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A guide to food delivery service apps: Uber Eats, Menulog, Deliveroo and more

How food delivery apps help you find takeaway without getting off the couch.

food delivered at front door
Last updated: 04 October 2022

Gone are the days when takeaway food delivered to your door was limited to the local pizza shop. Food delivery services such as Uber Eats, Menulog and Deliveroo let you browse a broad range of culinary options in your area – everything from fast food to the fanciest restaurants in town.

Please note that we will not recommend any food delivery services due to the alleged ethical and legal issues. However, we understand that consumers will encounter and most likely consider using/start using these services. We feel it's important to inform you of the advantages and disadvantages of using each app, and the overall experience.

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What are food delivery services and how do they work?

Food delivery services are basically restaurant search engines for your computer and smartphone. They act as a middleman, connecting users with food outlets and organising delivery.

Getting started

1. Create your account

All you need to do is visit the app or website, enter your address, and the service will list all the food options in your area. Though they're free to use, you will need to create an account.

2. Choose your restaurant

  • You can only browse for food outlets that have partnered with the service you're using. Though some places may be available on more than one service, many have exclusive arrangements. Your favourite dumpling house may only be on Uber Eats for example.
  • You can explore all available food outlets or filter based on cuisine types – e.g. BBQ, Vietnamese or Italian.
  • Most also have special dietary filters including vegetarian, vegan, Kosher, Halal and gluten free.
  • Some apps can filter by price and user rating.
  • Some will also recommend other outlets based on your previous orders.

Alternatively, you can just enter the restaurant name if you know where you want to eat.

3. Place your order

The next step is essentially the same as online retail shopping. You browse the menu, add your meals, sides, drinks and desserts to your cart and pay via the app. Then, the service sends your order to the food outlet. Though convenient, the one major drawback is the inability to customise your meals (e.g. remove pickles from your burger), in most cases.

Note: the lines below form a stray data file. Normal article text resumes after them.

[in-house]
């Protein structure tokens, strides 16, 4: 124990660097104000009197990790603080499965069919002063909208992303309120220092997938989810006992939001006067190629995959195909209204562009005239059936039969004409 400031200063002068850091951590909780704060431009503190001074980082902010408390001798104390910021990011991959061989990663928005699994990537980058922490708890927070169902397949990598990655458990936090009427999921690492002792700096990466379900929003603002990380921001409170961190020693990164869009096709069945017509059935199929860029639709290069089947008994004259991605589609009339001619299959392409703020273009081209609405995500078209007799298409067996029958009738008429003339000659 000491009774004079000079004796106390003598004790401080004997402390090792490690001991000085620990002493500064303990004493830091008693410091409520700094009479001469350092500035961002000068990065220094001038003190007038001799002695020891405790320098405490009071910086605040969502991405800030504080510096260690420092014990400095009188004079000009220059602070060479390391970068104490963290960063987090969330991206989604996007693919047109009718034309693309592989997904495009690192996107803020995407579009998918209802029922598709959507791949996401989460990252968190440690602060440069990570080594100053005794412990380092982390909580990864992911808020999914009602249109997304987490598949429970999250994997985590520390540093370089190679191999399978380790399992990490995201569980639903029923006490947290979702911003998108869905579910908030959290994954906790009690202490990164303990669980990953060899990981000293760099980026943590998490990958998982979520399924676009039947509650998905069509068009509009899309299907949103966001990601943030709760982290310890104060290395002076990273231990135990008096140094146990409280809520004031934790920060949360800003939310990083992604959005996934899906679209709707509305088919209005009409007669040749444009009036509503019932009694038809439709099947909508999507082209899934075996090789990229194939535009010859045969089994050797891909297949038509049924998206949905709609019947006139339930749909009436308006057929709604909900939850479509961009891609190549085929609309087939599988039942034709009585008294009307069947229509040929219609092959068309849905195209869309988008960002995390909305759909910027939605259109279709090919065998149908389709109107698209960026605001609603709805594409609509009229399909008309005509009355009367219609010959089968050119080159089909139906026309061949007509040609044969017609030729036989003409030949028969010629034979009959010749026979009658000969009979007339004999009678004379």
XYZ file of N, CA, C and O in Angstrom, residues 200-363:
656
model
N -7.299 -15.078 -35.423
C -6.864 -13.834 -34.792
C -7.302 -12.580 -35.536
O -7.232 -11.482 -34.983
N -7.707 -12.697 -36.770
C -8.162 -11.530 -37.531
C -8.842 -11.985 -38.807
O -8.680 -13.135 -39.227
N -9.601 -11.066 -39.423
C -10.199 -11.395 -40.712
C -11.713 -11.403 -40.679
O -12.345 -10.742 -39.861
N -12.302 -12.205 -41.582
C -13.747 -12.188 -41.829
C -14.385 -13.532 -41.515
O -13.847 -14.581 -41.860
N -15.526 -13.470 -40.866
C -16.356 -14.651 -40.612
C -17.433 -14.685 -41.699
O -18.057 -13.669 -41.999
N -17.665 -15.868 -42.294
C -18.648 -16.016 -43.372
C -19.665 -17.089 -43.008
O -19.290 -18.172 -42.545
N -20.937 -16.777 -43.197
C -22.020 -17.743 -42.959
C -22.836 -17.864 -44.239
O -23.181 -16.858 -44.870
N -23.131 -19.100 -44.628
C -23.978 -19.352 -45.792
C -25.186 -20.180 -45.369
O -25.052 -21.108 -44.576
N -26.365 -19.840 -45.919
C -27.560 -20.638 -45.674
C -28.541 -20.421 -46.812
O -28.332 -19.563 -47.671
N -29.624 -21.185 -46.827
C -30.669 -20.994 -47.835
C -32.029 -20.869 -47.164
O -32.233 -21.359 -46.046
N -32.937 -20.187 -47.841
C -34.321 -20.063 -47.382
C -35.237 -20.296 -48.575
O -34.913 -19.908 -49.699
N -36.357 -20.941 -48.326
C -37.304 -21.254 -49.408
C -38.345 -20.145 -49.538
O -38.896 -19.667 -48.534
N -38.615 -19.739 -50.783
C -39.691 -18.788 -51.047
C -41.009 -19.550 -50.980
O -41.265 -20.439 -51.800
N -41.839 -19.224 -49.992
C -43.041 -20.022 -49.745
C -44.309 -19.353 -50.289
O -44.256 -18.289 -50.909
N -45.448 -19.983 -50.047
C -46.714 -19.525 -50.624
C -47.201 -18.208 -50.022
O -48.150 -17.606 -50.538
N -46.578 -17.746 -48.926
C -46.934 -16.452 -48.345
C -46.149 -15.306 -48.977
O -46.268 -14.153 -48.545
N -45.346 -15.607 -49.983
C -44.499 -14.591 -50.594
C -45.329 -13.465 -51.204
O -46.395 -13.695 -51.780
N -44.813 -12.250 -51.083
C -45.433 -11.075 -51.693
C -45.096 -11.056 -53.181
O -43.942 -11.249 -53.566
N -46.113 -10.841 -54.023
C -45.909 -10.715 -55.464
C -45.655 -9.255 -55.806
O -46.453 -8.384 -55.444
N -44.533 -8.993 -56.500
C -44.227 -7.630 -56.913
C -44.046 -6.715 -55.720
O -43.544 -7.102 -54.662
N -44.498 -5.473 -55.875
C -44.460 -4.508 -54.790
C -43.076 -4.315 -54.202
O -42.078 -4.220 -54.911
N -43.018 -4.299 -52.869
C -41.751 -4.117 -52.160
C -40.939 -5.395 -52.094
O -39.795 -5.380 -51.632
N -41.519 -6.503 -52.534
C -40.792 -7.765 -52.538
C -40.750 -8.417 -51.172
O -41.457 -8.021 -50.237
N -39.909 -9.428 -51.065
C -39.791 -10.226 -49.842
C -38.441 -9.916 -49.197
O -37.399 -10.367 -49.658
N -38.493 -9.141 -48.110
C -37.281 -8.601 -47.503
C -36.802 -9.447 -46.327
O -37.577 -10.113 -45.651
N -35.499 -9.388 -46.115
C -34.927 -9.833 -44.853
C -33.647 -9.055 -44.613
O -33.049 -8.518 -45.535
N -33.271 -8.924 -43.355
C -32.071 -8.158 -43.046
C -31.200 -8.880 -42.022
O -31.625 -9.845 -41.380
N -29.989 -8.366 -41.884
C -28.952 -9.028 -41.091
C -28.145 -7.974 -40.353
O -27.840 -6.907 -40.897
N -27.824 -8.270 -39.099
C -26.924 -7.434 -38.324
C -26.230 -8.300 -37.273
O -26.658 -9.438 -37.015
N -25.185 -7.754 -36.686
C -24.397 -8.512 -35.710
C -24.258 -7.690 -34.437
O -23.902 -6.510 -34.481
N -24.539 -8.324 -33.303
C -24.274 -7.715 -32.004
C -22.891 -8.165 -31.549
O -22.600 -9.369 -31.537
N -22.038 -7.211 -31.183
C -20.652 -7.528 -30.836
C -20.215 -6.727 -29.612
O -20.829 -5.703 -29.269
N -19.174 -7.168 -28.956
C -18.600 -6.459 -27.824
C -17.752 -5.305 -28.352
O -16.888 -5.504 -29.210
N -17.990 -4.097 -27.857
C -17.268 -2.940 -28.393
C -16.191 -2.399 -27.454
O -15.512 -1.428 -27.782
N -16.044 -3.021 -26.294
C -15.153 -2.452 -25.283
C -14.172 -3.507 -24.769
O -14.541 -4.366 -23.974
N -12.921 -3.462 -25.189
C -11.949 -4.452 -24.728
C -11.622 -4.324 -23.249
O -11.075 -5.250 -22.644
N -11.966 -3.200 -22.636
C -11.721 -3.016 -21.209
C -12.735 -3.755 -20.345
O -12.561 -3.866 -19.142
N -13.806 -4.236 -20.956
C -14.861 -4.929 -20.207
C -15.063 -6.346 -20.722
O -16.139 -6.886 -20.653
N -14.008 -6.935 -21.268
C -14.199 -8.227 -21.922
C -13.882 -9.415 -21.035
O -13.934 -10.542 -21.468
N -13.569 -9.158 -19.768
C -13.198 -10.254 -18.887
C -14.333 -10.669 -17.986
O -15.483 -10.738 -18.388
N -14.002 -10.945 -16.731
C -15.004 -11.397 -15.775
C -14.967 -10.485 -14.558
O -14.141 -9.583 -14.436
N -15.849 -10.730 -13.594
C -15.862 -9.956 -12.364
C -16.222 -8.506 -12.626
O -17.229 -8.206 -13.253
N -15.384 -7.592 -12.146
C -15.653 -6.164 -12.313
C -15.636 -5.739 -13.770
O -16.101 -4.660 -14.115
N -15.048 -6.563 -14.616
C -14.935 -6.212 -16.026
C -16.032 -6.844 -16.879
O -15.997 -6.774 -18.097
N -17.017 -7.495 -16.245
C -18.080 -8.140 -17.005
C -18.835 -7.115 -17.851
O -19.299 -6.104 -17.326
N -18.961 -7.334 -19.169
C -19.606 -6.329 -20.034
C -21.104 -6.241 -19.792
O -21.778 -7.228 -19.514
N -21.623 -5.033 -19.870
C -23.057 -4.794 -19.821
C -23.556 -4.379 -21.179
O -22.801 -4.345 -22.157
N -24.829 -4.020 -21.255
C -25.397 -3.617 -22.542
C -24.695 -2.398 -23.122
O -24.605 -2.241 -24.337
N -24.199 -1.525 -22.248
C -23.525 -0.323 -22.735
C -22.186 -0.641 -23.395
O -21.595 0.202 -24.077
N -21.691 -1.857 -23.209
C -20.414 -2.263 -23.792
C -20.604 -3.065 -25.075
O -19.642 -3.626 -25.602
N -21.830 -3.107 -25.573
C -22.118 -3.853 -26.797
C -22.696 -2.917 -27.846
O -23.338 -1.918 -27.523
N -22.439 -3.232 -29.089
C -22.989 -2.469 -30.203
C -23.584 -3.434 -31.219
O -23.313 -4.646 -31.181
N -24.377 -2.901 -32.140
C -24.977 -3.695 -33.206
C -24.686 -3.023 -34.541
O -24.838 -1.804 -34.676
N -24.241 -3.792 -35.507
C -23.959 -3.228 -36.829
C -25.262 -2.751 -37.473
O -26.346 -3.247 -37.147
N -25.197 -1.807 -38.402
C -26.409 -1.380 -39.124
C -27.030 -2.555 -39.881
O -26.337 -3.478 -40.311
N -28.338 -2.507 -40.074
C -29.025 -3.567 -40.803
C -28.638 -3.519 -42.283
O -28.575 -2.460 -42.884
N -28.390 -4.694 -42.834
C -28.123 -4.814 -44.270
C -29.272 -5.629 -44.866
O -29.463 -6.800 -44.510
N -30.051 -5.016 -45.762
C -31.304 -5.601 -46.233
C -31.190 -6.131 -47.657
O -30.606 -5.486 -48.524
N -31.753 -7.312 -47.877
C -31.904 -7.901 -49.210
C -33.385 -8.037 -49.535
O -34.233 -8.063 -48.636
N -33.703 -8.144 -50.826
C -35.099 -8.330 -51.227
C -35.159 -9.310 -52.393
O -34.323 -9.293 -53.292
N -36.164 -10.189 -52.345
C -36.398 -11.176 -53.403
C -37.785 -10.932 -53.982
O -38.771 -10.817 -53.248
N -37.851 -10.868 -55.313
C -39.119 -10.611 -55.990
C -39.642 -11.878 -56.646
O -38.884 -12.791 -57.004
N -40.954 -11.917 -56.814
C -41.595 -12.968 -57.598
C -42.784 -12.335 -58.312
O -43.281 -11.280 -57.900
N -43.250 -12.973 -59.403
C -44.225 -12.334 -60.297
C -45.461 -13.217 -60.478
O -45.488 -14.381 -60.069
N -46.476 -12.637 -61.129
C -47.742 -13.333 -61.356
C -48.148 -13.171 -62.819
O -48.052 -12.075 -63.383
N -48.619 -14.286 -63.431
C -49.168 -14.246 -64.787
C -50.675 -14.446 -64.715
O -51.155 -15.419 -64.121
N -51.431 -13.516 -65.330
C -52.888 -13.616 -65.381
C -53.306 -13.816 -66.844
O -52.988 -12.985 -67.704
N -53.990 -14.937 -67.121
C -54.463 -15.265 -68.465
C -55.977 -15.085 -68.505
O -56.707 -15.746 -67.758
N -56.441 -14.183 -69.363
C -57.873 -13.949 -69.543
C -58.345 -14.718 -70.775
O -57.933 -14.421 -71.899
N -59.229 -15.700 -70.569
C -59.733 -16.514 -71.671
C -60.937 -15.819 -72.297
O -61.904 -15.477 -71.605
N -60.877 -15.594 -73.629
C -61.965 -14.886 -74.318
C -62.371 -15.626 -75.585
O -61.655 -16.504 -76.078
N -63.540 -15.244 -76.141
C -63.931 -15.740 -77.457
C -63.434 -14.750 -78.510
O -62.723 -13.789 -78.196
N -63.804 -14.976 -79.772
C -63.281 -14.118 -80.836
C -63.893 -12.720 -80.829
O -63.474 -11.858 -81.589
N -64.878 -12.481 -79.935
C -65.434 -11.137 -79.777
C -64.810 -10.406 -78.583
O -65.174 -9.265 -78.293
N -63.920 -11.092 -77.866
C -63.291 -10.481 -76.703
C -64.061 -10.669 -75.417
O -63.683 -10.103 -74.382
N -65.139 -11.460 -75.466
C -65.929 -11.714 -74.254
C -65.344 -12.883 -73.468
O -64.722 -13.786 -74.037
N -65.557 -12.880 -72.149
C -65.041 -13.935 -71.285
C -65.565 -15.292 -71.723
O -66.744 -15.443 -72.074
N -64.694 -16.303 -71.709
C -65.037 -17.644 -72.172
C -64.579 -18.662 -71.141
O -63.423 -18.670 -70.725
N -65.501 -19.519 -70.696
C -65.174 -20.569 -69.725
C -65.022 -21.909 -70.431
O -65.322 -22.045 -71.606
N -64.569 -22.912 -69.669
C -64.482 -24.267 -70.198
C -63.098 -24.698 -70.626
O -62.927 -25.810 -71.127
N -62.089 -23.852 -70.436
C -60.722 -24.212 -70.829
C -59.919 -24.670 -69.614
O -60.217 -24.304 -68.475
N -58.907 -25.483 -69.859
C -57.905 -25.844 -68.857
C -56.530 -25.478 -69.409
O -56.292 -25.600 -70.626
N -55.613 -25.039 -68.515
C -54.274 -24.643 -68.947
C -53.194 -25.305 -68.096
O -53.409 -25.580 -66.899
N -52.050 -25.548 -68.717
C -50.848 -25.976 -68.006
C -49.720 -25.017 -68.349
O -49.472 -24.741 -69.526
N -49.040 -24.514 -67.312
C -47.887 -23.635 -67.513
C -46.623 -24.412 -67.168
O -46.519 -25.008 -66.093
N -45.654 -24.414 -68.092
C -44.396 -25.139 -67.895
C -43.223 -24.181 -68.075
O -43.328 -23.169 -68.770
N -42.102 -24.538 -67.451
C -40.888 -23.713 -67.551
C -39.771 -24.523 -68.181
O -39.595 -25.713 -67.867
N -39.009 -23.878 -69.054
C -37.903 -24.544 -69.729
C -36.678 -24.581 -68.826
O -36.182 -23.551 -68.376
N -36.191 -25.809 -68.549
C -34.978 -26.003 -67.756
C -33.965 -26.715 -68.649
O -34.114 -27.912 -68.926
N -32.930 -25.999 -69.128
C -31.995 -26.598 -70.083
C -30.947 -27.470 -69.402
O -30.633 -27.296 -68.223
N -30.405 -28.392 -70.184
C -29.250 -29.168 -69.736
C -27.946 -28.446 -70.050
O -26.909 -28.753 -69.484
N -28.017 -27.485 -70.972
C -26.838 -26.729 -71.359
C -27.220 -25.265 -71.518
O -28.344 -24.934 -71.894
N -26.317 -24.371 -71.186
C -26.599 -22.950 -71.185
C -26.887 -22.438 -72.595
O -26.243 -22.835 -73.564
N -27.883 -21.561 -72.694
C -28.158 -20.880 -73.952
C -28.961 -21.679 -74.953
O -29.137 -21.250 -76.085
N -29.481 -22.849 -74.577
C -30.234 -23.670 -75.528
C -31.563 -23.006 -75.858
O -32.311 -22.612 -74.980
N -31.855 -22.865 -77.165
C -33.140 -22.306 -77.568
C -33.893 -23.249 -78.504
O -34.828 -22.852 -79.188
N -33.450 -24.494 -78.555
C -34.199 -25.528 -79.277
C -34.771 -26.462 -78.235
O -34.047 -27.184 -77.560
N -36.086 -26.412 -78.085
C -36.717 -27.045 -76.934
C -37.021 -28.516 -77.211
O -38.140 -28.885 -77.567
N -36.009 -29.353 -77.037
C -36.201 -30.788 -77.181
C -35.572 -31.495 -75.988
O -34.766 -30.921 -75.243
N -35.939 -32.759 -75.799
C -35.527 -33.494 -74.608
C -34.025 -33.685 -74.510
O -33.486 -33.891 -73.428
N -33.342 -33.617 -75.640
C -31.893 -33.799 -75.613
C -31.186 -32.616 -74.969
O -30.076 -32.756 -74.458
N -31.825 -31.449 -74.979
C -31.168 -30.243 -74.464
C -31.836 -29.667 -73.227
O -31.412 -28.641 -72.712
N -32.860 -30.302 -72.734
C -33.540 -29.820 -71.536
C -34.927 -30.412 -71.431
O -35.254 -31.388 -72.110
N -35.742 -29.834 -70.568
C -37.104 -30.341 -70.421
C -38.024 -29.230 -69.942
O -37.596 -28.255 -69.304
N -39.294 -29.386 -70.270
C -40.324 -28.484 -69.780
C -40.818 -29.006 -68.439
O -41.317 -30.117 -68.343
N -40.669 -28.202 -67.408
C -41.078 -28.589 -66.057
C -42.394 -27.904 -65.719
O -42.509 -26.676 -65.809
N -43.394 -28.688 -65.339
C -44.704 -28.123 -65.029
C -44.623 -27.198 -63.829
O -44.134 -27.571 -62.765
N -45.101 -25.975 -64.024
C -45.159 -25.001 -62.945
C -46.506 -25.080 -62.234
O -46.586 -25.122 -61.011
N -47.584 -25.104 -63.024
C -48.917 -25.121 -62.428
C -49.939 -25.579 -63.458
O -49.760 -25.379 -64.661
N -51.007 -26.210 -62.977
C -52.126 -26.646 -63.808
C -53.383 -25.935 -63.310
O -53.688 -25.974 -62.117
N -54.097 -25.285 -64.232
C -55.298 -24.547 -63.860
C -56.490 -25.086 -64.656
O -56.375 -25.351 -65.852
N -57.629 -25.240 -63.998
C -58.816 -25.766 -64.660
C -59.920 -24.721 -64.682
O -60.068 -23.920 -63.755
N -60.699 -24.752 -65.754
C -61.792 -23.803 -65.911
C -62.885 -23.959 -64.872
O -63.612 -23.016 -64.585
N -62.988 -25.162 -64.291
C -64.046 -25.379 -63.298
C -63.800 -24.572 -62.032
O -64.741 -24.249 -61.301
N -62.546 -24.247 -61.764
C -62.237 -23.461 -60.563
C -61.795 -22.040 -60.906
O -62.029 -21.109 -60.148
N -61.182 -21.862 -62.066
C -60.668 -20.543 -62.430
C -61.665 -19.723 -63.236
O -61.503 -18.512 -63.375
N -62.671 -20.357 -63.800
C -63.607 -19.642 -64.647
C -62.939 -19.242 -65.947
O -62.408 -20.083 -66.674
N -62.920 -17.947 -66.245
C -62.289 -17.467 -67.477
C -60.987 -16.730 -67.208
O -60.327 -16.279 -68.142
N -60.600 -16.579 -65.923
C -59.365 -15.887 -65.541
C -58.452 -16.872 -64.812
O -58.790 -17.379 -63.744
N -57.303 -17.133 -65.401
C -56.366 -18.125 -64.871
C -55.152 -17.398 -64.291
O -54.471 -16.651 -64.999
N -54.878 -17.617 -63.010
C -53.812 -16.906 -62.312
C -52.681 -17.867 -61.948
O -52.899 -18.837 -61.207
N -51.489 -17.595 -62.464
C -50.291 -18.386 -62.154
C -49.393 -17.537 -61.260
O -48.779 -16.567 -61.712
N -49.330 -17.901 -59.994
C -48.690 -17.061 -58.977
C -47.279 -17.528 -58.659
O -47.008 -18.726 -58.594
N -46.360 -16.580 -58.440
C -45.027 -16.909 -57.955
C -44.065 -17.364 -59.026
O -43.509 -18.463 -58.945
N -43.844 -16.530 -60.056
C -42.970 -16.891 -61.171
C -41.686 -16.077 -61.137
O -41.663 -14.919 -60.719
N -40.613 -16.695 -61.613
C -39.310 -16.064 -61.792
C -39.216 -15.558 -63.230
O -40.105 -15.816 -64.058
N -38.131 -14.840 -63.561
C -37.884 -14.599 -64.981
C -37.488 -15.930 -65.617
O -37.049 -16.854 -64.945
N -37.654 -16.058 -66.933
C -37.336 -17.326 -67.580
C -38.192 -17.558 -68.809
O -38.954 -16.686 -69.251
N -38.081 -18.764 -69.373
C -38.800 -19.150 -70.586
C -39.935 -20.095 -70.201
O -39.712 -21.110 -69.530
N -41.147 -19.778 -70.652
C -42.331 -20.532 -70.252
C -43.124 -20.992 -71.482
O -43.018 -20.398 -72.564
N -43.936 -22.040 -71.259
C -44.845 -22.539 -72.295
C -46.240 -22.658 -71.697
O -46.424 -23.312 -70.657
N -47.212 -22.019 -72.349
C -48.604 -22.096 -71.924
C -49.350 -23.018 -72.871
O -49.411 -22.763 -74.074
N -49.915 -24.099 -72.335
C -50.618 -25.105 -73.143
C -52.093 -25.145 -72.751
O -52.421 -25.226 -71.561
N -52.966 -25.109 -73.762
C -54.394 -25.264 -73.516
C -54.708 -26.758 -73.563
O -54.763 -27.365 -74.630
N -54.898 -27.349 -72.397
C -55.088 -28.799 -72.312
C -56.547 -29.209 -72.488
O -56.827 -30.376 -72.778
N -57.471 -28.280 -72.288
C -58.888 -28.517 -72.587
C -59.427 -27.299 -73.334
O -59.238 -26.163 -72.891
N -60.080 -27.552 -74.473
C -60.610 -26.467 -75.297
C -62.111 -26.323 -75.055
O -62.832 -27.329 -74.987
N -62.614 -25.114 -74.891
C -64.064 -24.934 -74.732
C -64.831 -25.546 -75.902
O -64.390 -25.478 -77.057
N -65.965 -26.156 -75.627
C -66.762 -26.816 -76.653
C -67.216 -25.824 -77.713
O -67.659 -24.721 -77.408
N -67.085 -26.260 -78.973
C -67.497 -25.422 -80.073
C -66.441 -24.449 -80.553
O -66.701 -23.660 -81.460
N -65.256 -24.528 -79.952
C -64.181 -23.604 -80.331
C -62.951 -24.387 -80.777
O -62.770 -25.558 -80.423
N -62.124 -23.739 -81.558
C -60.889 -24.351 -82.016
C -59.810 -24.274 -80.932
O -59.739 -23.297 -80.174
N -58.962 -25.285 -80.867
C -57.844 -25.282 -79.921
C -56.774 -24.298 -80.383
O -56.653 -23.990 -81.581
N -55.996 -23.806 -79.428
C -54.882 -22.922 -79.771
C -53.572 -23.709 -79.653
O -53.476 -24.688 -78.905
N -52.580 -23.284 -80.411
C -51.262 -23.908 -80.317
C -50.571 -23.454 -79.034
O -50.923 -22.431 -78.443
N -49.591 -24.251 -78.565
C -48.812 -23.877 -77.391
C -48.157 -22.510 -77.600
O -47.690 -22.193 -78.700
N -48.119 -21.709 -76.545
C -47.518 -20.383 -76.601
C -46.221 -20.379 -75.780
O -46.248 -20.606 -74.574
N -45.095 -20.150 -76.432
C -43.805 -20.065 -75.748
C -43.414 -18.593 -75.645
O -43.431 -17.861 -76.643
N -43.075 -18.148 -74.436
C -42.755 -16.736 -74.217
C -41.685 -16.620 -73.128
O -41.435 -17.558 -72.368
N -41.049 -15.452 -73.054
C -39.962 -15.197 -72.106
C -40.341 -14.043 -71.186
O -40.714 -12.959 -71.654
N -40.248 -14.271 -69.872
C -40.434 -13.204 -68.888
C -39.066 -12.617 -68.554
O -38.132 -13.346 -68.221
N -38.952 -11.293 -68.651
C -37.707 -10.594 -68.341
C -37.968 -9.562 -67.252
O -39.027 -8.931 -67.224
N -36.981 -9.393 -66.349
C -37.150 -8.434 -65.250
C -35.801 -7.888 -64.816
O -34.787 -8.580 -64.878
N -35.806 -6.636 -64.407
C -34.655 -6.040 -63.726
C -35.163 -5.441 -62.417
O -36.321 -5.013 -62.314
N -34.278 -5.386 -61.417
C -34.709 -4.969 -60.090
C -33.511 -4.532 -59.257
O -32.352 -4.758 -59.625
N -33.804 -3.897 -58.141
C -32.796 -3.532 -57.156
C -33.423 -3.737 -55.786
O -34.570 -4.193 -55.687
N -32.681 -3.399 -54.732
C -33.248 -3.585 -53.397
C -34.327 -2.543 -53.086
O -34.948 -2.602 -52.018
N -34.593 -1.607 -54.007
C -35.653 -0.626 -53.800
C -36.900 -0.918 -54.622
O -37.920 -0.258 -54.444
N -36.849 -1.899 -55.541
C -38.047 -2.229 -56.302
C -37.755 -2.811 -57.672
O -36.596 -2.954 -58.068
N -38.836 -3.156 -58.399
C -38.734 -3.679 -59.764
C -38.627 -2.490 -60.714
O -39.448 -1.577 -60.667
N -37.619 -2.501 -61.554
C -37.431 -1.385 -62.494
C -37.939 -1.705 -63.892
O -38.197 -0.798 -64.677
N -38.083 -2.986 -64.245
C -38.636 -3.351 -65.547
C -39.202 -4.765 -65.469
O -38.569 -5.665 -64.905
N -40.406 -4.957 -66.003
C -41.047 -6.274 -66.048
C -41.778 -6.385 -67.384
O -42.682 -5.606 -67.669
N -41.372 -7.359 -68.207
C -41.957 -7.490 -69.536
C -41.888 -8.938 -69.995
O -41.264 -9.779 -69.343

You can browse menus from a number of food outlets within your vicinity.

What can you order?

This is where food delivery services improve on the old model. In the past, you could only order food from outlets that had a takeaway menu and staff on hand to deliver the meals. Instead, some food delivery services use their own drivers as couriers, which opens up the opportunity for restaurants, cafes and fast food joints to offer delivery where they didn't, or couldn't, before.

Instead of sticking with a typical takeaway menu, most food outlets offer most, or all, of their in-house options through the service. This means consumers can order proper meals, desserts and so on, as opposed to traditional takeaway. This is partly why they're so popular – consumers have many more choices.

How is the food delivered?

  • Food is either delivered by car, motorbike or bicycle if it's in close proximity to your location.
  • Companies such as Uber Eats and Menulog have their own drivers. They can act as delivery drivers/riders for food outlets that don't have their own delivery staff.
  • Services without a fleet of drivers/riders use restaurant staff. This is usually noted when you order.
  • Most apps also have a pickup option.

How to pay

You need to enter a credit/debit card or PayPal account when you sign up to a food delivery service. This is so they can automatically bill you at the end of the transaction, again, not unlike online shopping. However, some have a 'cash on delivery' payment option as an alternative.

Tracking your order

Once you submit an order, you can track progress via the app.

  • Basic services provide an ETA, and text updates if your meal is delayed.
  • Others update cooking progress, and let you track the driver as they approach your destination (similar to ride-sharing services).
  • You can only track the driver if they work for the food delivery service. It's not available when the food outlet sends its own staff.
Deliveroo screen

Most services also let you order through a web portal. 

Extra features and functions

Though all food delivery services are more or less the same when it comes to their core function of, well, delivering food, some have a few more features and functions that can sweeten the meal.

  • Alcohol delivery
  • Cancellation option: surprisingly, some apps don't let you cancel or change an order. Instead, you have to call the food outlet, which kind of defeats the purpose.